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Facebook Threatens to Pull News From Platform if Congress Passes Bill Helping Publishers

Really! Do you promise?


Zuckerberg is a little obnoxious prick (sorry, that was wrong of me. He's a medium-sized prick). A full third of Americans regularly get their news from Facebook. Little Mark gets to generate engagement for free by hijacking essentially pirated content and re-posting.


Much like I do on the Spritzler Report. Err...Come to think of it... maybe Mark isn't so bad.



Facebook Threatens to Pull News From Platform if Congress Passes Bill Helping Publishers

Move echoes social network’s stance in other countries, including Australia and Canada


Menlo Park, Calif-based Meta this year began telling publishers in the U.S. it wouldn’t continue to pay them to feature their content in Facebook’s news tab.


By Alexandra Bruell, WSJ


Meta Platforms Inc. META -0.86%decrease; red down pointing triangle is threatening to remove news from Facebook in the U.S. if Congress passes legislation meant to help publishers team up to negotiate payments from tech companies, echoing similar warnings that the company has lobbed at various governments around the world.


“If Congress passes an ill-considered journalism bill as part of national security legislation, we will be forced to consider removing news from our platform altogether rather than submit to government mandated negotiations that unfairly disregard any value we provide to news outlets through increased traffic and subscriptions,” Meta tweeted on Monday as part of a longer statement condemning the bill, known as the Journalism Competition and Preservation Act.



Facebook’s statement followed a recent change in which the news-oriented legislation was attached to the National Defense Authorization Act, a bill focused on national security, according to people familiar with the matter.


In Australia last year, Facebook removed news from its platform for several days, as legislation that would require the company and Alphabet Inc.’s GOOG -0.95%decrease; red down pointing triangle Google to negotiate paying traditional media companies for content worked its way through the country’s parliament. The company has threatened to do the same thing in Canada, where similar legislation is under review.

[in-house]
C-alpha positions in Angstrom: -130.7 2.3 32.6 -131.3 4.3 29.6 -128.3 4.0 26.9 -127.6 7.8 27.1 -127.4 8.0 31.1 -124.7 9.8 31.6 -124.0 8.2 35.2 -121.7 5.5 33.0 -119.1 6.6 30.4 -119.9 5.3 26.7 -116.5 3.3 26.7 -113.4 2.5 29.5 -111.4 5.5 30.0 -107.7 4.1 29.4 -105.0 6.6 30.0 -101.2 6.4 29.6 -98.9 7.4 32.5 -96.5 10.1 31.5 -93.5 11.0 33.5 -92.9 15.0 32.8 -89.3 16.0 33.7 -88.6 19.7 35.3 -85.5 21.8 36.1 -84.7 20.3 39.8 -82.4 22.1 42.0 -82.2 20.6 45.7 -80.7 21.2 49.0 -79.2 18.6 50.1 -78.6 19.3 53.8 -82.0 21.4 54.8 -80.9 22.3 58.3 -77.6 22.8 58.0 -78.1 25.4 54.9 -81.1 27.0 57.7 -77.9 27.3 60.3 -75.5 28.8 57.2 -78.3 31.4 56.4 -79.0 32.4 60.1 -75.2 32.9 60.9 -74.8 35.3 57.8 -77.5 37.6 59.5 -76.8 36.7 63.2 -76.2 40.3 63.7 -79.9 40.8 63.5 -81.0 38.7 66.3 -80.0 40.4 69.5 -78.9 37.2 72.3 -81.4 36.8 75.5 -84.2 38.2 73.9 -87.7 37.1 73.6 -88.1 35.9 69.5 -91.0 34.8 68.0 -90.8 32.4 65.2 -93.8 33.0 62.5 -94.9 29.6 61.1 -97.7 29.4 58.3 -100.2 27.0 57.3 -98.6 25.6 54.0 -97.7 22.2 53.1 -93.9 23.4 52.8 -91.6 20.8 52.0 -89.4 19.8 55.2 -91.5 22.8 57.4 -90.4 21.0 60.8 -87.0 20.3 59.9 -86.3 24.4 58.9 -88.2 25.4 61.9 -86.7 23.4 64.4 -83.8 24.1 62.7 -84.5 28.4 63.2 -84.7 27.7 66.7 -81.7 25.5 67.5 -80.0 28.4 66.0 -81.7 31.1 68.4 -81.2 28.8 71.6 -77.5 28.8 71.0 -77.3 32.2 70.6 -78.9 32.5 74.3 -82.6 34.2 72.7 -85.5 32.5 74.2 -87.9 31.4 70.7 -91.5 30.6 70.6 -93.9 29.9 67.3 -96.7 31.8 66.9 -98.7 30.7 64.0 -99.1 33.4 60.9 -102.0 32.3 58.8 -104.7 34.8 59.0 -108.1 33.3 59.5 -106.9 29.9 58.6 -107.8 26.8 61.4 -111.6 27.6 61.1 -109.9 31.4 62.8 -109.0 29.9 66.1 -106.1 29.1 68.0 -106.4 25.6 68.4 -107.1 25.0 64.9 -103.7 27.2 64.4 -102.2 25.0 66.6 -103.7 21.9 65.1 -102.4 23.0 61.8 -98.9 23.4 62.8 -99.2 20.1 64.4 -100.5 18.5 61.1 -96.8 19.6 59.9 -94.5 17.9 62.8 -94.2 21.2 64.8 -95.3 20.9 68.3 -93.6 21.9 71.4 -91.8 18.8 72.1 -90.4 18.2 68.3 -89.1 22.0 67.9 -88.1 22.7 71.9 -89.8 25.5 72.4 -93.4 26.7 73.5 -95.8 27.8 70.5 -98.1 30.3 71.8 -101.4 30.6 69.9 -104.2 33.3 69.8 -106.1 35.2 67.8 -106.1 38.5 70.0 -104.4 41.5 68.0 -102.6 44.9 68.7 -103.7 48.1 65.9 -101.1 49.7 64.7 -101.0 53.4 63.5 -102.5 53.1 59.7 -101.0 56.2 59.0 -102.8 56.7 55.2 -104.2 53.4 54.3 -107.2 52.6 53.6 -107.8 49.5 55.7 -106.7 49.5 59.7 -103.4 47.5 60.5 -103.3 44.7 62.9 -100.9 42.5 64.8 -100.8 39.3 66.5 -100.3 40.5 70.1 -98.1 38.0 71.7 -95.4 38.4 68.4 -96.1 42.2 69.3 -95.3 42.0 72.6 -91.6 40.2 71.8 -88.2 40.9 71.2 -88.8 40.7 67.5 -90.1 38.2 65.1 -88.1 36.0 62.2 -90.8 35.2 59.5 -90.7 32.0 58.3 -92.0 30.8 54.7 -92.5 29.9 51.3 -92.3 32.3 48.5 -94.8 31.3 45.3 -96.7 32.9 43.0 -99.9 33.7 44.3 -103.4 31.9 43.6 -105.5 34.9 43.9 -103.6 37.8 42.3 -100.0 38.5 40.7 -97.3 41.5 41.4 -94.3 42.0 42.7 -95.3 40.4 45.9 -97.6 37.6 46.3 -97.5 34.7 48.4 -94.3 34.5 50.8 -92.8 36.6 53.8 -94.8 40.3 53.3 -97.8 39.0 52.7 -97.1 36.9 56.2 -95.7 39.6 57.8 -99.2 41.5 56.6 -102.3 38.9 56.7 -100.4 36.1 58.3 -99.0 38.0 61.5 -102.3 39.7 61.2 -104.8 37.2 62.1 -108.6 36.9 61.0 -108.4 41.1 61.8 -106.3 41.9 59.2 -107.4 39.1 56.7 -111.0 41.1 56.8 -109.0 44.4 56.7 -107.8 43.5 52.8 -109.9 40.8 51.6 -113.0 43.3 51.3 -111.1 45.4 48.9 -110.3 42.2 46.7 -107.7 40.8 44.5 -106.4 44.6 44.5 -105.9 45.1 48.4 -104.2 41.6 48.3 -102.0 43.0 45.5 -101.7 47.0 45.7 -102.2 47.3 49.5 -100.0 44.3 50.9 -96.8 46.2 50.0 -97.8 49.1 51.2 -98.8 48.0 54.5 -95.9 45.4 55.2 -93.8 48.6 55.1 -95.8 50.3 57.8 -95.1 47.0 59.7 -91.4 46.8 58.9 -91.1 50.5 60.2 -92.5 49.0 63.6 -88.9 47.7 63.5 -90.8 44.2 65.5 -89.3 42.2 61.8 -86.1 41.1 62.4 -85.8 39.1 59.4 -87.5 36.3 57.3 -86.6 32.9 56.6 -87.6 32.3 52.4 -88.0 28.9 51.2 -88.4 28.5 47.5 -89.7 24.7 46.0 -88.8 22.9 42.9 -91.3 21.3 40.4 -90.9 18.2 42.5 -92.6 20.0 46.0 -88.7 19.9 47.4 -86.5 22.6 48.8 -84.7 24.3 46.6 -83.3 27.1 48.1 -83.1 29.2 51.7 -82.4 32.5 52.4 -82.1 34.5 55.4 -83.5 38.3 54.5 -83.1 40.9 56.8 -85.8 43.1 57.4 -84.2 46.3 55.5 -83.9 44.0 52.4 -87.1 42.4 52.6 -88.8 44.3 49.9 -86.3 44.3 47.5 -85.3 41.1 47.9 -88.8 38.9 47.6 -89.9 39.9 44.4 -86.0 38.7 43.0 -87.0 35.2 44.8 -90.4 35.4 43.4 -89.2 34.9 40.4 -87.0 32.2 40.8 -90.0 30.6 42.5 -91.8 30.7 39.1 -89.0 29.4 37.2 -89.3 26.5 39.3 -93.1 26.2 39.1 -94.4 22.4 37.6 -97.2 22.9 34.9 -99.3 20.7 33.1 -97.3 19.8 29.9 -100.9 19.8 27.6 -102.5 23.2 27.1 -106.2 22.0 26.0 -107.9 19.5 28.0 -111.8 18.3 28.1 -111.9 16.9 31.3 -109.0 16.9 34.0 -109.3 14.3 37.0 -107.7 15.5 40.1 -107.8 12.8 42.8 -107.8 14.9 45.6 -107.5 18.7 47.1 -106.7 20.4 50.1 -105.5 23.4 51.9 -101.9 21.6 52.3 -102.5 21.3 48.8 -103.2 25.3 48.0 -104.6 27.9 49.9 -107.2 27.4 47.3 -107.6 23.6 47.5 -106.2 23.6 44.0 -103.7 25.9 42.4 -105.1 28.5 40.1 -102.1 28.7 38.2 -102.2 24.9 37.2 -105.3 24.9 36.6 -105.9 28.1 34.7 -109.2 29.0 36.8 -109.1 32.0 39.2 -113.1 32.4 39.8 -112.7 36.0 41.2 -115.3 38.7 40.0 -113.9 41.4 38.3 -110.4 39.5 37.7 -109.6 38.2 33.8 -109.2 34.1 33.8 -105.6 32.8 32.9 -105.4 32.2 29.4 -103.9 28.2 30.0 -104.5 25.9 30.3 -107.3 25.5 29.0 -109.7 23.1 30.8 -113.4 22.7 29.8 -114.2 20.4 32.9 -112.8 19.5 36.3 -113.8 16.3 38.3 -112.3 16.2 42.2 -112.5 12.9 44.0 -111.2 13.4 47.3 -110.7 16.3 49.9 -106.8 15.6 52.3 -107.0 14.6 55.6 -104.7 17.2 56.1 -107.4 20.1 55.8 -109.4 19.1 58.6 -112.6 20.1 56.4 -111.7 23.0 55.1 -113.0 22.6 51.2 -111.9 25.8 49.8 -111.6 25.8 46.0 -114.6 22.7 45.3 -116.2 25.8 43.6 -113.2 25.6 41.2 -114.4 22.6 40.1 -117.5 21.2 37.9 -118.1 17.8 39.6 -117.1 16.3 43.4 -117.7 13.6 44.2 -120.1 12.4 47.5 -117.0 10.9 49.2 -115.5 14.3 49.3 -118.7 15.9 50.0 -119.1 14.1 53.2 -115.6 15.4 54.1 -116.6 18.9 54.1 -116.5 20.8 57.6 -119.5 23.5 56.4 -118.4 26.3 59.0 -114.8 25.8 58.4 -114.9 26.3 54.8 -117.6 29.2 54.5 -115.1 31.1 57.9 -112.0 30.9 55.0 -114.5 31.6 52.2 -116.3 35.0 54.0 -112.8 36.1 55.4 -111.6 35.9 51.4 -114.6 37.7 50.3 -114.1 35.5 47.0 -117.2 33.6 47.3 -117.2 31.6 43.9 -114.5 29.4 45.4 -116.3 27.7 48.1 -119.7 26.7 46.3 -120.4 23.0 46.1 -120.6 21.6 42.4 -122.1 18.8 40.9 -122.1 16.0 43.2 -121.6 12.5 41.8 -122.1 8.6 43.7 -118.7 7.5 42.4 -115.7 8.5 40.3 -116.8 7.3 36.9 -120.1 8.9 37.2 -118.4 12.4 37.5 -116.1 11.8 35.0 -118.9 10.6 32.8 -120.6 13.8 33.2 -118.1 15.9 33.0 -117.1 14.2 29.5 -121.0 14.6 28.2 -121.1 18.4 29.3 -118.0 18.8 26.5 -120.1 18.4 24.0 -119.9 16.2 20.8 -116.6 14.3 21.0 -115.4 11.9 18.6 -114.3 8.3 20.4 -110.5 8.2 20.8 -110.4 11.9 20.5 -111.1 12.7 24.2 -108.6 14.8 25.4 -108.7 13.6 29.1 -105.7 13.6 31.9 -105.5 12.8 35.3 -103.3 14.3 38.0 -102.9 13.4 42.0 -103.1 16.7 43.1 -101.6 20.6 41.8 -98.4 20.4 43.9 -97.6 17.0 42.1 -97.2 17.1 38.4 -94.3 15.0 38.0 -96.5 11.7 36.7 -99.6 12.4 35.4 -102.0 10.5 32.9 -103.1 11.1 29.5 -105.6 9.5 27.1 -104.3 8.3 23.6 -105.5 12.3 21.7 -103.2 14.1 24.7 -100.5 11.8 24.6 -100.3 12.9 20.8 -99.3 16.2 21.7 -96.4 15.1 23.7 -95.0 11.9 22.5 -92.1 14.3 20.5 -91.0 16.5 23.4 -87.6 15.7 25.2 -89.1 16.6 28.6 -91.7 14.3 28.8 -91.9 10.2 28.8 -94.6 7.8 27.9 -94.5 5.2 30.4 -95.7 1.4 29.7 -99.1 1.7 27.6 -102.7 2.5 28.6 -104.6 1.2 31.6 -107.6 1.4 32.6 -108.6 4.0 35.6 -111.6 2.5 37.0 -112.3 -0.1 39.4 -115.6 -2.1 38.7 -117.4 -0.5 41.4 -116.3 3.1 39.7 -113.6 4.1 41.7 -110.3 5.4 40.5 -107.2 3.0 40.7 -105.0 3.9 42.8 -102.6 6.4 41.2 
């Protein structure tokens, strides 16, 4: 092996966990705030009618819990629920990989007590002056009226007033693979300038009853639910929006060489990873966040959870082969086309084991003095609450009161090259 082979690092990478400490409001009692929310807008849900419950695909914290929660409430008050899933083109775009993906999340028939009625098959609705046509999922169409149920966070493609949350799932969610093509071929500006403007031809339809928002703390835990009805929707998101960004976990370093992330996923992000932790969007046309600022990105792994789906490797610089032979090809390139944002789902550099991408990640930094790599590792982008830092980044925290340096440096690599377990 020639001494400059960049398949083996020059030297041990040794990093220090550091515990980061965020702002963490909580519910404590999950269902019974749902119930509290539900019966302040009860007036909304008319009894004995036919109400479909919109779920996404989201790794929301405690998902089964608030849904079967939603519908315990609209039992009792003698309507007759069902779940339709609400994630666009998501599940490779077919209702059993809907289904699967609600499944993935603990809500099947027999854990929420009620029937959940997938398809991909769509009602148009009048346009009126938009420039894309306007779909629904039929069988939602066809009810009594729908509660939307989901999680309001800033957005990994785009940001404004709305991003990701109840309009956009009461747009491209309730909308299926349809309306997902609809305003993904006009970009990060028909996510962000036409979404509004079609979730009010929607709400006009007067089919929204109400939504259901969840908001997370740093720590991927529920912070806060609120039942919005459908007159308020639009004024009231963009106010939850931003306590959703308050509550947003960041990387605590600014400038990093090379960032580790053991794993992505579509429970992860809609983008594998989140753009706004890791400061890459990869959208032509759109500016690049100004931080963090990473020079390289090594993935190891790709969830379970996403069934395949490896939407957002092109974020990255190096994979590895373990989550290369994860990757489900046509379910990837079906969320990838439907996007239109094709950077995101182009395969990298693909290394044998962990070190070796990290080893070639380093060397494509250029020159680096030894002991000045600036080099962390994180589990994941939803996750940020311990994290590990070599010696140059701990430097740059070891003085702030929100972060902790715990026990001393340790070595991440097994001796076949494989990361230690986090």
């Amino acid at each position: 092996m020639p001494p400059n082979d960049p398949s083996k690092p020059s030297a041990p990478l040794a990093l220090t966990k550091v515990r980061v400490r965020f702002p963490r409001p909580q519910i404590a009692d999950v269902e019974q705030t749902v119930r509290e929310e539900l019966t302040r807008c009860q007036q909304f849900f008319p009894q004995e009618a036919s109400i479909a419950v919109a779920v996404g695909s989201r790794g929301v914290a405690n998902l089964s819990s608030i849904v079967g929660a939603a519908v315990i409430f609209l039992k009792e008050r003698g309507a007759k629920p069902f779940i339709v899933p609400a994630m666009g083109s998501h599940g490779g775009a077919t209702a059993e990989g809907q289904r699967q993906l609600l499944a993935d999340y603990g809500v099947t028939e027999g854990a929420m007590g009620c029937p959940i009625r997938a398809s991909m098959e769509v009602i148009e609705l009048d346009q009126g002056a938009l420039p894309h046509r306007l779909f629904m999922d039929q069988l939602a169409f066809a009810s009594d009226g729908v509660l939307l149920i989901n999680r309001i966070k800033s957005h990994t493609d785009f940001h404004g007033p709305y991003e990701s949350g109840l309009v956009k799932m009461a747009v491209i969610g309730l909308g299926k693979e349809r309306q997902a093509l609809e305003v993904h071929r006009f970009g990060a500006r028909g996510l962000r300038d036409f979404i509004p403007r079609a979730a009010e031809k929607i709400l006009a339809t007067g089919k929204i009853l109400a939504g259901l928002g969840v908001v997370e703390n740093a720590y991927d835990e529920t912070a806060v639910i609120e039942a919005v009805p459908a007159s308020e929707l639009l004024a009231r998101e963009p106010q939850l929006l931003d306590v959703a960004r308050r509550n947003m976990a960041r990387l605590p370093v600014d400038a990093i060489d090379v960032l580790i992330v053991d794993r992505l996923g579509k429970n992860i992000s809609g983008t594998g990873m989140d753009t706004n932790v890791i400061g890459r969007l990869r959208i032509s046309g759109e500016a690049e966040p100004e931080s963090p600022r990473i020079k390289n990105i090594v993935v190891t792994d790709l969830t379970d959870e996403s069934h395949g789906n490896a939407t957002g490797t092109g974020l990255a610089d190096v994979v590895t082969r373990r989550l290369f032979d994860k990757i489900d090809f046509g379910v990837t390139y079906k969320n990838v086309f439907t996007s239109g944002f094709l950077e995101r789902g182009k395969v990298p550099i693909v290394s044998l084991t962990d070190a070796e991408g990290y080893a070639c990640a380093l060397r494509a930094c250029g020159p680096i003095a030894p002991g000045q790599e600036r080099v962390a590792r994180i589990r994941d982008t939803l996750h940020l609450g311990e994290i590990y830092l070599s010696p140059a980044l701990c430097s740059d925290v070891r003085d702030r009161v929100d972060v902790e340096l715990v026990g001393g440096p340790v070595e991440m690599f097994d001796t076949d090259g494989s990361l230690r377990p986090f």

Facebook eventually restored news on its platform in Australia as part of a deal with the Australian government that saw the company get some changes to the legislation, which later became law.


New Zealand this week became the latest country to wade into the debate over whether big tech companies unfairly benefit from news shared on their platforms. New Zealand said its proposal, which will be based on Australia’s law and introduced legislation in Canada, will be designed to act as an incentive for digital platforms to reach voluntary deals with local news outlets.


Deleting an Instagram or Facebook account is far from straightforward. WSJ’s Dalvin Brown gives some pointers to consider before walking you through the steps to deactivate or delete your social media accounts. Illustration: Michael Ray

The U.S. bill would create a baseball-style arbitration process similar to Australia’s, enabling smaller publishers to negotiate for compensation when technology giants such as Facebook and Google use their content.


Media executives have said that small, local news organizations feel they don’t have the size or resources needed to negotiate with the much larger tech companies. Large national outlets, including The Wall Street Journal and the New York Times, wouldn’t be covered by the bill, according to sponsors, although newspaper chains and TV station groups could benefit.


A recent Senate committee approved the bill after a meeting to advance the legislation hit a bump when Democrats and Republicans began disagreeing over how it treats content moderation.


Separately, Meta earlier began telling publishers in the U.S. it wouldn’t continue paying them to feature their content in the platform’s news tab.


Google is working on its own product that pays publishers to feature their content, but its U.S. launch is behind schedule because negotiations with some media outlets have bogged down, The Wall Street Journal previously reported.


Some U.S. publishers have hesitated to accept licensing deals from Google because they viewed the Journalism Competition and Preservation Act as a better alternative for negotiating payments, the Journal reported.


Google previously said the licensing program, named Google News Showcase, is meant to create “new and deeper partnerships around the world and, importantly, will power great experiences for people online.” The company declined to comment on the legislation.


—Keach Hagey and Miles Kruppa contributed to this article.



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